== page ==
For a 45MW fire in your room, you’ll need to flow at 45/2,08 = 21,6 liters per second, so 57 gallons per second. A nozzle at 500lpm as we use in Europe, is 135gpm. It flow only 8,33 liter per second. Ho…. ūüôĀ
    Yes, but in one second, you can’t cover the full surface of the room. With three nozzle, in static position, that’s possible: 3×8,33 = 25 liters per second, and that’s good. In reality we will use the movement of the nozzle and inertia of flame to cover the whole room. In three seconds, we’ll be able not to kill completly the fire, but to kill it enought to win. This is combination attack used a Z, O or T pattern. The Z is for large room as it flow more water that the O which is for medium room, and T is for smaller one.

    This mean two thinks:
    1) we must consider learning 2 methods of attack. One for under ventilated fire, without vapor production (pulsing-penciling), and one for well ventilated fire (combination attack), in a “violent” way, flowing a great amount of water in a very short time. In this case, the opening are bad think as they let the fire increase, but are also a good think as they will let the excess of vapor getting outside rather than burning us.
    2)we must always get nozzle flowing 135gpm and consider that in case of glass breakage, this will let us strike at maximum against a 40m2 fire (about 400 feet square). In front of a larger room, nozzle must be bigger.

    Best regards to you all
    PL Lamballais
    http://www.flashover.fr

  4. Blog Archive » Decay Stage Fires: Key Fire Behavior Indicators | Compartment Fire Behavior Says:

    […] Thorntonís Rule specifies that one kilogram (1 kg) of oxygen is required to release 13.1 mega joules (MJ) of energy. Multiplying 13.1 MJ/kg of oxygen by 21% (the concentration of oxygen in air) provides a value of 2.751 MJ/kg of air. The Society of Fire Protection Engineering (SFPE) Handbook of Fire Protection Engineering (SFPE, 2002) rounds this value to 3.0 MJ/kg of air. For a more detailed discussion of Thorntonís Rule and the relationship between fuel, oxygen, and energy release, see Fuel and Ventilation. […]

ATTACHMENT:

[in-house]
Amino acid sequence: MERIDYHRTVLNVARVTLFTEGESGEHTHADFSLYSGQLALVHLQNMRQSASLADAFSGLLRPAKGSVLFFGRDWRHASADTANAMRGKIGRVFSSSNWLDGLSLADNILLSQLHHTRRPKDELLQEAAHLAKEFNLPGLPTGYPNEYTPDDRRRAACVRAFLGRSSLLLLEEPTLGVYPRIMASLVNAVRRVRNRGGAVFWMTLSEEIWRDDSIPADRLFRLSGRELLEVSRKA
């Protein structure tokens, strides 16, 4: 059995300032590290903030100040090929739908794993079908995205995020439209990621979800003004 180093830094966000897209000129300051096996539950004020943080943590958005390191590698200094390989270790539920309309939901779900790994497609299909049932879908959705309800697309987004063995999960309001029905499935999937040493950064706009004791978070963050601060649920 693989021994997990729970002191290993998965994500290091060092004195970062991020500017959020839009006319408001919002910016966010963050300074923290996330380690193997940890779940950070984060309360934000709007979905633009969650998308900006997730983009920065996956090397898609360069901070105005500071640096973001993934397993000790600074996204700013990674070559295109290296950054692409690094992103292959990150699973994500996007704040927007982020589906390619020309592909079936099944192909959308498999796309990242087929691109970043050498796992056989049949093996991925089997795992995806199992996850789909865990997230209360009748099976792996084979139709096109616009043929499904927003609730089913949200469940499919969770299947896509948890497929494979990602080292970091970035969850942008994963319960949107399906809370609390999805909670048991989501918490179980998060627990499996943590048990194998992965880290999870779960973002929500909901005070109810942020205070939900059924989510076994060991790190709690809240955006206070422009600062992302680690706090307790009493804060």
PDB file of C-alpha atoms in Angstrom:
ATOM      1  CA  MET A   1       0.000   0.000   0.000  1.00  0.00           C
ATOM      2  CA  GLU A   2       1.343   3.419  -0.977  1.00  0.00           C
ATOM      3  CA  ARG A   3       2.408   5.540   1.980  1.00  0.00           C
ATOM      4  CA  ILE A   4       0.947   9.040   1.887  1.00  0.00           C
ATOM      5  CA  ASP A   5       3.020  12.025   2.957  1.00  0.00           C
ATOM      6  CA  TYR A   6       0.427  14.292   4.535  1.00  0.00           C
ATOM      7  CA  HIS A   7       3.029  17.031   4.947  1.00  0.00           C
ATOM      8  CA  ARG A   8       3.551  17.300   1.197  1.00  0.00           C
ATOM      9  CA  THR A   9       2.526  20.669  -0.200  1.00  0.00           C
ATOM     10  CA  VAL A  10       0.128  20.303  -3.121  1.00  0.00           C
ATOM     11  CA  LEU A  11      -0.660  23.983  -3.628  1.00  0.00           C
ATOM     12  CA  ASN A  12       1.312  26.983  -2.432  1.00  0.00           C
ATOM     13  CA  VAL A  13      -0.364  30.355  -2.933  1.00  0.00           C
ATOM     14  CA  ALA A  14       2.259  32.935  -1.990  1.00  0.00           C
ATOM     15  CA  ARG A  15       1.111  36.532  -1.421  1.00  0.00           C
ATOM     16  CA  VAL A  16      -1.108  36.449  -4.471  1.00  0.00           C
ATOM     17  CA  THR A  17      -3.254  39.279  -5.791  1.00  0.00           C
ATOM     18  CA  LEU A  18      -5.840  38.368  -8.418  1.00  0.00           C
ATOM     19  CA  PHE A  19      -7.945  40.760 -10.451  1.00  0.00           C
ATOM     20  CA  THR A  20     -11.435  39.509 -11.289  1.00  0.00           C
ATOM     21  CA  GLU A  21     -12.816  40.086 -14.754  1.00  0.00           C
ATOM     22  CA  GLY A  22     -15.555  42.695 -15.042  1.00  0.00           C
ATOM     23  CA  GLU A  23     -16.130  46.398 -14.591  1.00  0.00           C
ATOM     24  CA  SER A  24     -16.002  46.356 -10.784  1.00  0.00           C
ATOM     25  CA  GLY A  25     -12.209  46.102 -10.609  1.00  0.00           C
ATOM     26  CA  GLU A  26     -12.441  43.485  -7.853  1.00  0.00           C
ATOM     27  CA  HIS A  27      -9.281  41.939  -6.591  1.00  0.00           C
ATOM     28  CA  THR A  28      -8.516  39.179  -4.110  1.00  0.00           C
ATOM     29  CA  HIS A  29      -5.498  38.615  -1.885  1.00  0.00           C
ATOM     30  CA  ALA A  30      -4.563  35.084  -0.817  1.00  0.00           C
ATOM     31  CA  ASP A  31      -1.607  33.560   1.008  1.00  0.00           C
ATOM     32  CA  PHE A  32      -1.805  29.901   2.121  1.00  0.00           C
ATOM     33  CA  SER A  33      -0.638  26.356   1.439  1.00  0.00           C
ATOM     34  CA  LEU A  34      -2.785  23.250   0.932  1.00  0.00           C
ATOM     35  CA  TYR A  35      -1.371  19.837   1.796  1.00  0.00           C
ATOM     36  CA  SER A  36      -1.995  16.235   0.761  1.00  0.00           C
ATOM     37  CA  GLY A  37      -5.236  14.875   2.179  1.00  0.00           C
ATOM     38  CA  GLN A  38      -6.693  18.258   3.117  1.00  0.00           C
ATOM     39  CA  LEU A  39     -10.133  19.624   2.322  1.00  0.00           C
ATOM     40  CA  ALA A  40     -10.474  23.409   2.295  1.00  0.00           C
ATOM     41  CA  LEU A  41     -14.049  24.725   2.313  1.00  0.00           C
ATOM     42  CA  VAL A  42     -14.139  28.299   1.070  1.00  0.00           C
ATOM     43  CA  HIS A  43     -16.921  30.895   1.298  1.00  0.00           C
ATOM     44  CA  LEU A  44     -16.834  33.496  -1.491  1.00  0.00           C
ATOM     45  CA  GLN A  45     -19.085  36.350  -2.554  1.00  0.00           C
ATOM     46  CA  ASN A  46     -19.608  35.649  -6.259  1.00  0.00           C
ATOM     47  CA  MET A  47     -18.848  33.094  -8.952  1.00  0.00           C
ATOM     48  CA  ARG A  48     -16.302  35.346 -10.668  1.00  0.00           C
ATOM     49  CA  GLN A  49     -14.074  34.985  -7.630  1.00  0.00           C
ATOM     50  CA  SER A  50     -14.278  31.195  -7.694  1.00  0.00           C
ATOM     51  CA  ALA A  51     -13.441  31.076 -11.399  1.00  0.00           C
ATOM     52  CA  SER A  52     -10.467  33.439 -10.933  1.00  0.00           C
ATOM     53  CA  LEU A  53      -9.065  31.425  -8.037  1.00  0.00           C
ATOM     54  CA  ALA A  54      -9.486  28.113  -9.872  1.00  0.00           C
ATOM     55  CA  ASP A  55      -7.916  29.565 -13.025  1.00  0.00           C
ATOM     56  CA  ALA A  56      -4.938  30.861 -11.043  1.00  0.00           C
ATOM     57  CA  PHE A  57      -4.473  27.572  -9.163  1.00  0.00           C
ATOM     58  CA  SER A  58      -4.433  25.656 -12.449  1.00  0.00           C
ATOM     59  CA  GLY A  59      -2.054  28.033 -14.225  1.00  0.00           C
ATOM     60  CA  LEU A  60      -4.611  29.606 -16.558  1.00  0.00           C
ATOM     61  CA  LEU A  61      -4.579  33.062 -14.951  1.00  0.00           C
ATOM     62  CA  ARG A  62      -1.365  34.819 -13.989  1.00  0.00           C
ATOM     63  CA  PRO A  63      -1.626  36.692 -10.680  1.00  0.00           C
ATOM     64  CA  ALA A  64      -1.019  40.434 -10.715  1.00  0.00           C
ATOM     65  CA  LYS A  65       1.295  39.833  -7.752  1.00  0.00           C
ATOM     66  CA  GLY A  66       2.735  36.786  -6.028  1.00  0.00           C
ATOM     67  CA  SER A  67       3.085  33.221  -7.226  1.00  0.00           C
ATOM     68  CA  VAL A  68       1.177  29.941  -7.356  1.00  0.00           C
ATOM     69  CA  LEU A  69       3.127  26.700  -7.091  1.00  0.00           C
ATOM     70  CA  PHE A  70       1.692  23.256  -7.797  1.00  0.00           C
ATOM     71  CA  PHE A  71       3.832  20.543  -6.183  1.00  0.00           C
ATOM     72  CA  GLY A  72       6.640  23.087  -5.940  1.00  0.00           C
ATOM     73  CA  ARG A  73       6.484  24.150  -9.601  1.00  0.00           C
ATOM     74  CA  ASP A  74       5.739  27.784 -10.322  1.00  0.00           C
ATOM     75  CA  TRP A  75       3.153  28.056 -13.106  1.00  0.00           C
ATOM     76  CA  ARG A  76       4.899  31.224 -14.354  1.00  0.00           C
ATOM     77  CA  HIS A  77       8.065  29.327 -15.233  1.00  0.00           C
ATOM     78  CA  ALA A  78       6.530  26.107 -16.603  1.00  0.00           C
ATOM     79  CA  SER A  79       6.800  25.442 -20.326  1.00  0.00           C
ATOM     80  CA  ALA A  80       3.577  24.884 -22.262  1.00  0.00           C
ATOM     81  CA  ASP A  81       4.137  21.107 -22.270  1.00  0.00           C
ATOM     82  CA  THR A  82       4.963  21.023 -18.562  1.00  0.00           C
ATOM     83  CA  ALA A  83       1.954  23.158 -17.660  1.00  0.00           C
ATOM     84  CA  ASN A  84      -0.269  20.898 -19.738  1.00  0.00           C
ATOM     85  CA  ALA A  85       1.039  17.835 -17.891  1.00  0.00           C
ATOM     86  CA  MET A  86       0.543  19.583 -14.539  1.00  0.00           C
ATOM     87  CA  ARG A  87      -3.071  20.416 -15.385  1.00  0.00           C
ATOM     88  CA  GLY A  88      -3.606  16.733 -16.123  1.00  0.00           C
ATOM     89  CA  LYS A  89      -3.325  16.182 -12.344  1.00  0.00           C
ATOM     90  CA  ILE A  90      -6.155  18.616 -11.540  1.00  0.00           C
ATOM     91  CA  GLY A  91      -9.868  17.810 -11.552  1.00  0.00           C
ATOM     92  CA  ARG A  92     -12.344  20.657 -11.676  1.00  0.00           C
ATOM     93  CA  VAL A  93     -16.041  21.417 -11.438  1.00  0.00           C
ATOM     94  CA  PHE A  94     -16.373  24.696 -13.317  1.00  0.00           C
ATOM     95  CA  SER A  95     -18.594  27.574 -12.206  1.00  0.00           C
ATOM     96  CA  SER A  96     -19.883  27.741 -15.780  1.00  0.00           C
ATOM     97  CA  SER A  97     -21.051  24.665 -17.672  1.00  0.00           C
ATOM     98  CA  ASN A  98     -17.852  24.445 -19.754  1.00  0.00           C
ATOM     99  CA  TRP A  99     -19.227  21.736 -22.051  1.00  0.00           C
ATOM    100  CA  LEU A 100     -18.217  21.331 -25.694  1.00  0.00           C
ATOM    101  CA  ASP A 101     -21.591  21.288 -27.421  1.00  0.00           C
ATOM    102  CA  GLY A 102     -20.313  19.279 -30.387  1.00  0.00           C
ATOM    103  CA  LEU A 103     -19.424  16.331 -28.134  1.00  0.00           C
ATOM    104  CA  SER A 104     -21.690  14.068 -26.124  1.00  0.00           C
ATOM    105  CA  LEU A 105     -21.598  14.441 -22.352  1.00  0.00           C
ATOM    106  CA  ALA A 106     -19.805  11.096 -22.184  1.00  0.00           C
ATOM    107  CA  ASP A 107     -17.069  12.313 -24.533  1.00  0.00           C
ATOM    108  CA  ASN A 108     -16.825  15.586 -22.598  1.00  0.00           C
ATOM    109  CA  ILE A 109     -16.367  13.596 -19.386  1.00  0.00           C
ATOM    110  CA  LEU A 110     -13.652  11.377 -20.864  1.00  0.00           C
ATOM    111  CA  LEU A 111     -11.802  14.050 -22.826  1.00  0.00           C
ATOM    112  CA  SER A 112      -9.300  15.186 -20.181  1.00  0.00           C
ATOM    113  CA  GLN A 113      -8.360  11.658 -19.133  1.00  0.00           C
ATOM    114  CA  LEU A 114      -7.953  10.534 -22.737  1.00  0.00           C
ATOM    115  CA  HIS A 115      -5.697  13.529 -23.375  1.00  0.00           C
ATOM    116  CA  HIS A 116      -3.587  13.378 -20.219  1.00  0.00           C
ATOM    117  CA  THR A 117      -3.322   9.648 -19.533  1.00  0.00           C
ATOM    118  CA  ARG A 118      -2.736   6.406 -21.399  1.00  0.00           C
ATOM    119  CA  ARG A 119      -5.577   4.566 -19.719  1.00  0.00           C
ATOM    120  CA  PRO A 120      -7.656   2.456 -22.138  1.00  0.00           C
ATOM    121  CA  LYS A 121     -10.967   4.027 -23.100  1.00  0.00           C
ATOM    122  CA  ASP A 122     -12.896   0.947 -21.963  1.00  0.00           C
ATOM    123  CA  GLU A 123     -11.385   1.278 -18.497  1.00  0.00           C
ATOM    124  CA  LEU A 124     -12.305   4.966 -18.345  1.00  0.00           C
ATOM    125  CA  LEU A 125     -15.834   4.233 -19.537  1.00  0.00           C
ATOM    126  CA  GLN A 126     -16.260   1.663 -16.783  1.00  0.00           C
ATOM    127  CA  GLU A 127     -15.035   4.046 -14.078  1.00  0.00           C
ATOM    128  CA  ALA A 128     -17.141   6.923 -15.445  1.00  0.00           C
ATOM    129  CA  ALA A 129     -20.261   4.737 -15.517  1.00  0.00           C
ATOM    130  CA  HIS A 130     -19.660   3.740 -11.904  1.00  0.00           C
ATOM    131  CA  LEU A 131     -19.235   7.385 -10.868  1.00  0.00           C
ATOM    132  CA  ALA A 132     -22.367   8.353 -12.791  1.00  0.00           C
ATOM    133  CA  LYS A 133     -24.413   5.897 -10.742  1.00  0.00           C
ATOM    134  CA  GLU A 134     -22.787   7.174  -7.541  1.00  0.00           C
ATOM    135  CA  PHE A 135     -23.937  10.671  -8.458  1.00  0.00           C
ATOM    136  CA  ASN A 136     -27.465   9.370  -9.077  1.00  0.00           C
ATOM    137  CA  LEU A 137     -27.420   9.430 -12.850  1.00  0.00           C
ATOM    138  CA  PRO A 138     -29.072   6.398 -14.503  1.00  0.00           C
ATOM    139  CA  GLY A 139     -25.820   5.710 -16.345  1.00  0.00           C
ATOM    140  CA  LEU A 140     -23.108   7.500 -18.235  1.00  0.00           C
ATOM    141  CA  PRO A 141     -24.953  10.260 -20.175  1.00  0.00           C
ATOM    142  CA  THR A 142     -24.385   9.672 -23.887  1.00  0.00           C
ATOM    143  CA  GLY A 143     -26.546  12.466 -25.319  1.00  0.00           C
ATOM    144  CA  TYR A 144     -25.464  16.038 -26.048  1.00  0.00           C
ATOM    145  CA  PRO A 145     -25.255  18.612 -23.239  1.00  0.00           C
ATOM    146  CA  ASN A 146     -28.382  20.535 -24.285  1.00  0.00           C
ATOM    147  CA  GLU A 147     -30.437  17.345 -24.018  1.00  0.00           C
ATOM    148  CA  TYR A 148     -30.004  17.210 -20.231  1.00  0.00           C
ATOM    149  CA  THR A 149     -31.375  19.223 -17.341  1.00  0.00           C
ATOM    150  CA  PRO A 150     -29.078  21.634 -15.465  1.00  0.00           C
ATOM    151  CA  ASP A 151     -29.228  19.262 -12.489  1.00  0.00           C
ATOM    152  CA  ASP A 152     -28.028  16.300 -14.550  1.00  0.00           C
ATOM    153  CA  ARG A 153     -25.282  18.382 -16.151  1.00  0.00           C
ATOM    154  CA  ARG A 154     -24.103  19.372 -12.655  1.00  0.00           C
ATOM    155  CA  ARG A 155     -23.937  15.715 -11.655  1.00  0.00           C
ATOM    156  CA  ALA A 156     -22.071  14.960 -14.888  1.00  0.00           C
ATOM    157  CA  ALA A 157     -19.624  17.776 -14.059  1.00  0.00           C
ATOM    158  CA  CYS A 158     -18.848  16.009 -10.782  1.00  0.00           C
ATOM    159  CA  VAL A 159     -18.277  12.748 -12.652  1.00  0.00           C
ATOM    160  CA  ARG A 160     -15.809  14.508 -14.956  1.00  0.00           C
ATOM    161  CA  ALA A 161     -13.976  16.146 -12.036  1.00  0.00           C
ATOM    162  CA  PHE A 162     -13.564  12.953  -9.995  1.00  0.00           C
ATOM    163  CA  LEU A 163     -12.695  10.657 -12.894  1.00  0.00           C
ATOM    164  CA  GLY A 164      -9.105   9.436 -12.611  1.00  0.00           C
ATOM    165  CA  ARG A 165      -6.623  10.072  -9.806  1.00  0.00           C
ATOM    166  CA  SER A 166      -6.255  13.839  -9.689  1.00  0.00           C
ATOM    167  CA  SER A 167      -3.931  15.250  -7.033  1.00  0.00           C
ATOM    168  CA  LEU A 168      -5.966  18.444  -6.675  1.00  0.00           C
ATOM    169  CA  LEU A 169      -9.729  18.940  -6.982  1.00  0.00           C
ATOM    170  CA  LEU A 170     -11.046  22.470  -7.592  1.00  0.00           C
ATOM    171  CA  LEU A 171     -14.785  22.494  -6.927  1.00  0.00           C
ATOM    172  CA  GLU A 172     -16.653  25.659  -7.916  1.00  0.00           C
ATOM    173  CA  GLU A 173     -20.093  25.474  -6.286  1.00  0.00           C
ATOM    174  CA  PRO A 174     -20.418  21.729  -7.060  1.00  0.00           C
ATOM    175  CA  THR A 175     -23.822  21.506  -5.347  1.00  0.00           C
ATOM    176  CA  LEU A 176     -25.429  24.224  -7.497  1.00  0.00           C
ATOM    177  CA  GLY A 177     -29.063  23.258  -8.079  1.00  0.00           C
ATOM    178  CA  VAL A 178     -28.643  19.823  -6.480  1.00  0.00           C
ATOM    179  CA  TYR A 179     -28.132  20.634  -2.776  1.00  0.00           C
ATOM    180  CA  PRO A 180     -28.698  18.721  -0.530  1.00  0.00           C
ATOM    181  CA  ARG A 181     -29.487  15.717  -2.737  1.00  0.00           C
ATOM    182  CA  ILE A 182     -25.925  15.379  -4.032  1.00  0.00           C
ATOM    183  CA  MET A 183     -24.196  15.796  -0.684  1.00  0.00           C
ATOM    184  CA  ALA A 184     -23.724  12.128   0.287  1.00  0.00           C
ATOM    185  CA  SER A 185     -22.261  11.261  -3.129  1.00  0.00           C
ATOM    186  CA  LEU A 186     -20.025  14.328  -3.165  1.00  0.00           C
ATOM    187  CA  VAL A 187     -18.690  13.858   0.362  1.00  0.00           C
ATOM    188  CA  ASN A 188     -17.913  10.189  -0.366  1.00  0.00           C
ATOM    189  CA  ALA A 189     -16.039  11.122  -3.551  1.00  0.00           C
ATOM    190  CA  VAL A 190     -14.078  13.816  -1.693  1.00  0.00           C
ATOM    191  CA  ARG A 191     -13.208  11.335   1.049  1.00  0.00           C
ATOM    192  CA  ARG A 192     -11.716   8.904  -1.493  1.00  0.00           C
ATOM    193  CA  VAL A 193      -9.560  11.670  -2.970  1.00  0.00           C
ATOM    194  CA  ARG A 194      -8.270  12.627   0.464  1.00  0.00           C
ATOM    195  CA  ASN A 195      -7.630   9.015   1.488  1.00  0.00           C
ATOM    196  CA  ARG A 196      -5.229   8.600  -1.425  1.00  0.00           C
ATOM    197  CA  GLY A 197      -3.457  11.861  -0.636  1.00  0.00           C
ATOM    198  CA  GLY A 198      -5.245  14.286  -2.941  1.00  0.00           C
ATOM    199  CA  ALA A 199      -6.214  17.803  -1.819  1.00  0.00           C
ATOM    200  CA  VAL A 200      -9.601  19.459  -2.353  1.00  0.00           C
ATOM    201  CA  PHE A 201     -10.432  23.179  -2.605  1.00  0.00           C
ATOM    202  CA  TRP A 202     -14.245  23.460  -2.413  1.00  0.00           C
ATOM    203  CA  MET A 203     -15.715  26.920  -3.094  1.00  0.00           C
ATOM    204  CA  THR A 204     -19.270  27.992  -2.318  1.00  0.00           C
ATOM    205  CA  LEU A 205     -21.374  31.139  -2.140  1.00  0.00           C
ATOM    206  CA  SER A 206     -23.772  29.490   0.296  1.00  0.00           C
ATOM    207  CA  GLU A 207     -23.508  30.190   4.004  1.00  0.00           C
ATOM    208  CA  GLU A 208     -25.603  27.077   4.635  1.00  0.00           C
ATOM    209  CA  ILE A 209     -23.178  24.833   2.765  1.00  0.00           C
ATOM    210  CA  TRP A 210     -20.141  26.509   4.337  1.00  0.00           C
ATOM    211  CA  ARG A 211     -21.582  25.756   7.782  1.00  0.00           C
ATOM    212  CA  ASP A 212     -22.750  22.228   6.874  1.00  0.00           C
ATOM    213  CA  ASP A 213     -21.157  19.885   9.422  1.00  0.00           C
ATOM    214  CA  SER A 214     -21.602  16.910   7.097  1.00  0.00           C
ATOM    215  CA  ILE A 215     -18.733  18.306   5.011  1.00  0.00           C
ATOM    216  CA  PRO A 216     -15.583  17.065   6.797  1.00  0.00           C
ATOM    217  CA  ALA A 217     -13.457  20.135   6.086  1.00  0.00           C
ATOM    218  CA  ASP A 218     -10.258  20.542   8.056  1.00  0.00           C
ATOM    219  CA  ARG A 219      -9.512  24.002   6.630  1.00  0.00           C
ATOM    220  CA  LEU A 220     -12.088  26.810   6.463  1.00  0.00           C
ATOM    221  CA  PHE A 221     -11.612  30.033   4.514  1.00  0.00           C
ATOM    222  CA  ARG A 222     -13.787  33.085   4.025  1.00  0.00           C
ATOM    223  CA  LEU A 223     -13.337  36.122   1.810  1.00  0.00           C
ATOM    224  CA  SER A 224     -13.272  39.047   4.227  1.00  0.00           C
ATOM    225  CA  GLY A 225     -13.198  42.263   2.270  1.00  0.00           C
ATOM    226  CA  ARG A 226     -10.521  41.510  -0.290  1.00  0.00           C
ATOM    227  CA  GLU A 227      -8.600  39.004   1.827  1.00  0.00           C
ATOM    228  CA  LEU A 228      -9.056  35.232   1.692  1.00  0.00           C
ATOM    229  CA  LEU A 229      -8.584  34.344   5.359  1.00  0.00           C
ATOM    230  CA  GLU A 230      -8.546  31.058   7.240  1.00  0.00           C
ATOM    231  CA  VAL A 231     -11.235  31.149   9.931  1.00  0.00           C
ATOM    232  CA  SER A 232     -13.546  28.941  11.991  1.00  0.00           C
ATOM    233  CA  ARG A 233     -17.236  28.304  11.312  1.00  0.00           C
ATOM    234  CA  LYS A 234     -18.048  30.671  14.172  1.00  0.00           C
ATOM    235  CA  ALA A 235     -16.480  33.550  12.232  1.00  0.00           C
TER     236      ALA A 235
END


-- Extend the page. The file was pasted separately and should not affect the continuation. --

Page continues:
5. Superman Says:

    I haven’t read the other comments, but when you calculate Thornton’s Rule with respect to kgair, you use the molar percentage of air instead of the mass percentage of air, which seems more applicable – giving about 3.1 MJ/kg.

    (13100 kJ/kgO2)(n*MW_O2)/(n*MW_air) = (13100 kJ/kgO2)(1*16.00*2 kgO2)/(1*16.00*2+3.76*14.01*2 kgair) = 3.1 MJ/kgair

    I could have made a mistake, though.

  6. Blog Archive » Nozzle Techniques & Hose Handling: Part 3 | Compartment Fire Behavior Says:

    […] For many firefighters, door entry is simply a process of remembering to “try before you pry” and then figuring out how to force the door if it is locked. For others it is simply kicking the door in! Often overlooked is the fact that the entry point is a ventilation opening; sometimes an inlet, sometimes an outlet, and often both. When the fire is ventilation controlled, opening the door and increasing air flow to the fire will result in increased heat release rate. Depending on the stage of fire development and conditions within the compartment or structure, this may result in extreme fire behavior such as a ventilation induced flashover or backdraft (see Fuel & Ventilation). […]

  7. Lee Says:

    Ed,

    Been looking for a good summary of this topic to give me a simple overview, lots of Phd’s out there with lots of equations, this made a lot more sense and even gives a simple example for me to work through – i don’t need accurancy to 1/1000th of a percent,just some good common sense – metric units too, real bonus.

    Thanks

    Lee